Shaken Baby Syndrome

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  • Shaken Baby Syndrome

    Tuesday, 21 July 2015 16:28
  • Amniotic fluid problems

    Thursday, 14 May 2015 12:54
  • Choosing a pre-school

    Friday, 10 April 2015 17:50
  • Newborn reflexes

    Tuesday, 03 March 2015 15:49
  • Mastitis

    Tuesday, 03 March 2015 15:41
  • Pelvic floor exercises

    Wednesday, 11 February 2015 17:20
  • Colic

    Wednesday, 11 February 2015 17:11
  • Antenatal Classes

    Monday, 03 June 2013 09:34
  • Strap-in-the-Future

    Thursday, 30 June 2011 13:52


dec_drown"Water touches every aspect of children's lives. They need it to grow, they are comforted by it, they are cleaned and cooled by it – and without it they cannot survive. Water to most children means fun, play and adventure – in a pool, pond, lake or simply in the road following a rain storm. Water, though, can be dangerous" (WHO: 1994).

When a child inhales water, their airway is submerged in water and breathing is impaired. This event is known as a drowning or "near-drowning".

A baby or child can drown in as little as 2.5cm of water because this is enough to cover their nose and mouth. Children can drown if they slip into a pool, pond or bath. Older children may face difficulties if they are swimming in open water that is very cold and turbulent.

When we are enjoying time on the beach or around the pool, injuries aren't the first thing on our minds; but three children die every day as a result of drowning. Drowning is the leading cause of unintentional death and disability in children between the ages of 1 and 4. Drowning can occur quickly and silently. Drowning accidents are an emergency and require swift action.


Drowning is a fatality caused by a lack of oxygen within 24 hours of a drowning accident. The incident is referred to as a "near-drowning" if someone lives for 24 hours or more, after a drowning accident, whether the person survives or not.


People rescued from drowning may have varying symptoms, ranging from anxiety to near-death.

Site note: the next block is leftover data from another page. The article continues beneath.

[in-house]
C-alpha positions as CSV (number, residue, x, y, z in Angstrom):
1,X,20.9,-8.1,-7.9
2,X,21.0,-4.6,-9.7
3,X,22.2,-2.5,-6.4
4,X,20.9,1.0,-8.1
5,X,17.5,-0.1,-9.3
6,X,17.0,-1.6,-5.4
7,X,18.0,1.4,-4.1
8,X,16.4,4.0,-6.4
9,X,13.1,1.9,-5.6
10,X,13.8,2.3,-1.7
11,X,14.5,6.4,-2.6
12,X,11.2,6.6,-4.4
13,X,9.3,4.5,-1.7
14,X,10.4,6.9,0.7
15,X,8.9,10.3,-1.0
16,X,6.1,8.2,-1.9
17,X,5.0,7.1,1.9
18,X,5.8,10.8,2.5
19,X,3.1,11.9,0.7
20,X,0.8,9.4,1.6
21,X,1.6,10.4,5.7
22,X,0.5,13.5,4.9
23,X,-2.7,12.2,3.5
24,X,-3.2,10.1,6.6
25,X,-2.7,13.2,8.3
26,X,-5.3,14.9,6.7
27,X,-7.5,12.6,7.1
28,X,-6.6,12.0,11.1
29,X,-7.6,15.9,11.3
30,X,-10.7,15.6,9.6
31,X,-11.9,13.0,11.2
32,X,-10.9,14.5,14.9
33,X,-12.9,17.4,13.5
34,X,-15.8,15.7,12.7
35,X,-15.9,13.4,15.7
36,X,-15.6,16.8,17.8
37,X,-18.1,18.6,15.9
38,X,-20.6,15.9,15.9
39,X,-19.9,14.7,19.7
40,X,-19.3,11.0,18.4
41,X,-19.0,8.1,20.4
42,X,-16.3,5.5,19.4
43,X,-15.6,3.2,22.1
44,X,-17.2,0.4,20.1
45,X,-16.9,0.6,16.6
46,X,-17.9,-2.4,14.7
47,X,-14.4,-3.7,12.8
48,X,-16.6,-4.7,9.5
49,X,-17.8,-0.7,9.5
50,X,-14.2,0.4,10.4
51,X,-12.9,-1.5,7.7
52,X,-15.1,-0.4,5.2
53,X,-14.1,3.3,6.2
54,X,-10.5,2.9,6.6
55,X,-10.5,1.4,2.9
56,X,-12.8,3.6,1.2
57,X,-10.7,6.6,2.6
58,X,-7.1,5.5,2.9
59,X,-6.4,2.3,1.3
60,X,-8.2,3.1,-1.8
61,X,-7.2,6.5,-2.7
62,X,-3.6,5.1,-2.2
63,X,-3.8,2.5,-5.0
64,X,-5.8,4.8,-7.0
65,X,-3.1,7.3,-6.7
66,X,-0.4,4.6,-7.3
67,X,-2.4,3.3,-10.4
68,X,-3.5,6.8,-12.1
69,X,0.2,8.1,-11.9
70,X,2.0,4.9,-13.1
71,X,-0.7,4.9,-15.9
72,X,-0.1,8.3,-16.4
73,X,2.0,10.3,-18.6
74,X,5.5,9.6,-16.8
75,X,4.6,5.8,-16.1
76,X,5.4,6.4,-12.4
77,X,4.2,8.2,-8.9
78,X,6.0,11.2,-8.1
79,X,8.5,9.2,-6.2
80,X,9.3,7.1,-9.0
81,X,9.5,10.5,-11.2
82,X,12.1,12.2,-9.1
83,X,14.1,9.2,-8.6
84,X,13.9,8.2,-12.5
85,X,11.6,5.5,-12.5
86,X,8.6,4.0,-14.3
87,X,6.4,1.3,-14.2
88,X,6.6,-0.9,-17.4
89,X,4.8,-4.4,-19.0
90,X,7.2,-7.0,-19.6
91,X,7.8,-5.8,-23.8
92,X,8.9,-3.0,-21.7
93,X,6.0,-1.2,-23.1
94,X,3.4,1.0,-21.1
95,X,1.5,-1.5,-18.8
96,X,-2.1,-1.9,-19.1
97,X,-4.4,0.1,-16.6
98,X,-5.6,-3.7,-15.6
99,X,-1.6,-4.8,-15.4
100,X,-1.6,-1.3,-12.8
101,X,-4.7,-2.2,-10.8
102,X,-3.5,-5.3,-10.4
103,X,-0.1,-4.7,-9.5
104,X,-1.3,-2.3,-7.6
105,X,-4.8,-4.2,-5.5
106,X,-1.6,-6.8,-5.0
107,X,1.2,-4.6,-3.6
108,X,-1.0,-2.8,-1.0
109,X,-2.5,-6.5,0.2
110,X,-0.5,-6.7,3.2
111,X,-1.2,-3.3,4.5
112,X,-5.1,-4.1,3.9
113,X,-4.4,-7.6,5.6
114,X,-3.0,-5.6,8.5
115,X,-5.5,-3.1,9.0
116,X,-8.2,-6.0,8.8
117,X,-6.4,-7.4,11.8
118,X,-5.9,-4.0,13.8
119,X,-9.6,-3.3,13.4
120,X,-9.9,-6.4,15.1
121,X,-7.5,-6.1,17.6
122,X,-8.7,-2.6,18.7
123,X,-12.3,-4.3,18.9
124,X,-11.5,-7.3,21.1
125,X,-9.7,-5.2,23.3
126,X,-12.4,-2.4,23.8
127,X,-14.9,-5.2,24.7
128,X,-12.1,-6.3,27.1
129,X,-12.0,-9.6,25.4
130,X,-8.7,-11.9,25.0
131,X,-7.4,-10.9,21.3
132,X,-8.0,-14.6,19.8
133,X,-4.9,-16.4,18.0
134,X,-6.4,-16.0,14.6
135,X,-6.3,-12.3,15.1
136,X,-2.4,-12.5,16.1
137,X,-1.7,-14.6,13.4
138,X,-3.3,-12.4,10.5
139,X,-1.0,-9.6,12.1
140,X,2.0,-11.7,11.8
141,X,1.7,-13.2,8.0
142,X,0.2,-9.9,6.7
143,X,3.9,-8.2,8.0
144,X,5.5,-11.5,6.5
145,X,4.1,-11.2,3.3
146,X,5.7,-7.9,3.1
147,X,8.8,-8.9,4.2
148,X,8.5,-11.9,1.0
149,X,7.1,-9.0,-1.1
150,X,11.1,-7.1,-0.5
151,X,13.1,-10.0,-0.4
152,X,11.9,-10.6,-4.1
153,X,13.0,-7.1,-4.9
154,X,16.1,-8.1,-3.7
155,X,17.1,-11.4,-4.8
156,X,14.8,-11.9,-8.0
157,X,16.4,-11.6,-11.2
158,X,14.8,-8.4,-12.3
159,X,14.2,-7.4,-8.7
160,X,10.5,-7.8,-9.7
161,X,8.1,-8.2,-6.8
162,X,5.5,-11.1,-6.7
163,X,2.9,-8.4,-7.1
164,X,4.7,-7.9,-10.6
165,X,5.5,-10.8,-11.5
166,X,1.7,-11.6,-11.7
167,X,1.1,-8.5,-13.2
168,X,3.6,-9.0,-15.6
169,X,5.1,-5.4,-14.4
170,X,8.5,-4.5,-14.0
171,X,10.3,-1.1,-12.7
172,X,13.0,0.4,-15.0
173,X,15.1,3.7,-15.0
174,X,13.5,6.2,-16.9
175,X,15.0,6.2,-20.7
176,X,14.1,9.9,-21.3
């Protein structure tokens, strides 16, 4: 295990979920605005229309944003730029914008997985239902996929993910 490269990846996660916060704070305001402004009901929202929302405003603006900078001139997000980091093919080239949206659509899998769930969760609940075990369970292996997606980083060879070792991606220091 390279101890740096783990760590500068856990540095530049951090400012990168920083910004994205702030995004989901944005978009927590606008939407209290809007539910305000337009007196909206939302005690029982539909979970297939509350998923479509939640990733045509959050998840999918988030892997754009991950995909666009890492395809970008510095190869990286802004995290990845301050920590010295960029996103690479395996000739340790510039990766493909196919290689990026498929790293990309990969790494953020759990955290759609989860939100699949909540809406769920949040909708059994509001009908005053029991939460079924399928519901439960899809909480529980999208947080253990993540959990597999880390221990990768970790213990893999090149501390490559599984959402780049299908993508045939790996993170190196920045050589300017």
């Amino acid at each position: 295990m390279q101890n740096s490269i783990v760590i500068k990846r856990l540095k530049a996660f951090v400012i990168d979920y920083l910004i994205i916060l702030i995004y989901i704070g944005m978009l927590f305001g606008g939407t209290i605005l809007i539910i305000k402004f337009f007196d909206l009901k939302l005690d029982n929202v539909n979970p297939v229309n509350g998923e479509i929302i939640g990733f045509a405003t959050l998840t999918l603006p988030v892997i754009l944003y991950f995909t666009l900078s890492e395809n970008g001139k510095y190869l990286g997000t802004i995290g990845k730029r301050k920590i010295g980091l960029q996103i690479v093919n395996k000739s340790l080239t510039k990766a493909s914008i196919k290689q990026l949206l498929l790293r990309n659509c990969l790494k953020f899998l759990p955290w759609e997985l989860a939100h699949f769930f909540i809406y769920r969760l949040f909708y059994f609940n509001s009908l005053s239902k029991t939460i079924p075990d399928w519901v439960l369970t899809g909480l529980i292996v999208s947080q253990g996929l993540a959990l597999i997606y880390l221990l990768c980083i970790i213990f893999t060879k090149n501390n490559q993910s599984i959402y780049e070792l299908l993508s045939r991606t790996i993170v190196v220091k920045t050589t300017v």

They may be alert, drowsy or unconscious
Some people may be unable to breathe while others may gasp for breath, vomit, cough or wheeze
Breathing problems may occur up to hours after a drowning incident
Due to too little oxygen in the blood, the skin may look blue or "cyanotic"
Body temperature may drop due to cold water exposure, resulting in hypothermia
The swallowing of large quantities of water may result in an electrolyte imbalance


If you are under water for long enough, your lungs fill with water and oxygen is unable to travel to the blood. A lack of oxygen in the blood, due to accidental suffocation in water, can cause brain damage and death.
Water in the lungs is damaging and can lead to inflammation. The effects of contaminated water (bacteria, algae, sand, dirt, chemicals or vomit) are even worse.
Fresh water has a more detrimental effect than salt water because it causes more severe injury to the lungs

Babies can drown in a sink or bathtub. Most drowning among preschool children occurs in pools.


Your doctor will diagnose a drowning injury on the basis of the event, a person's symptoms and their findings following a physical examination.

Tests that may assist in the diagnostic process include:

Oximetery, which measures the amount of oxygen in the blood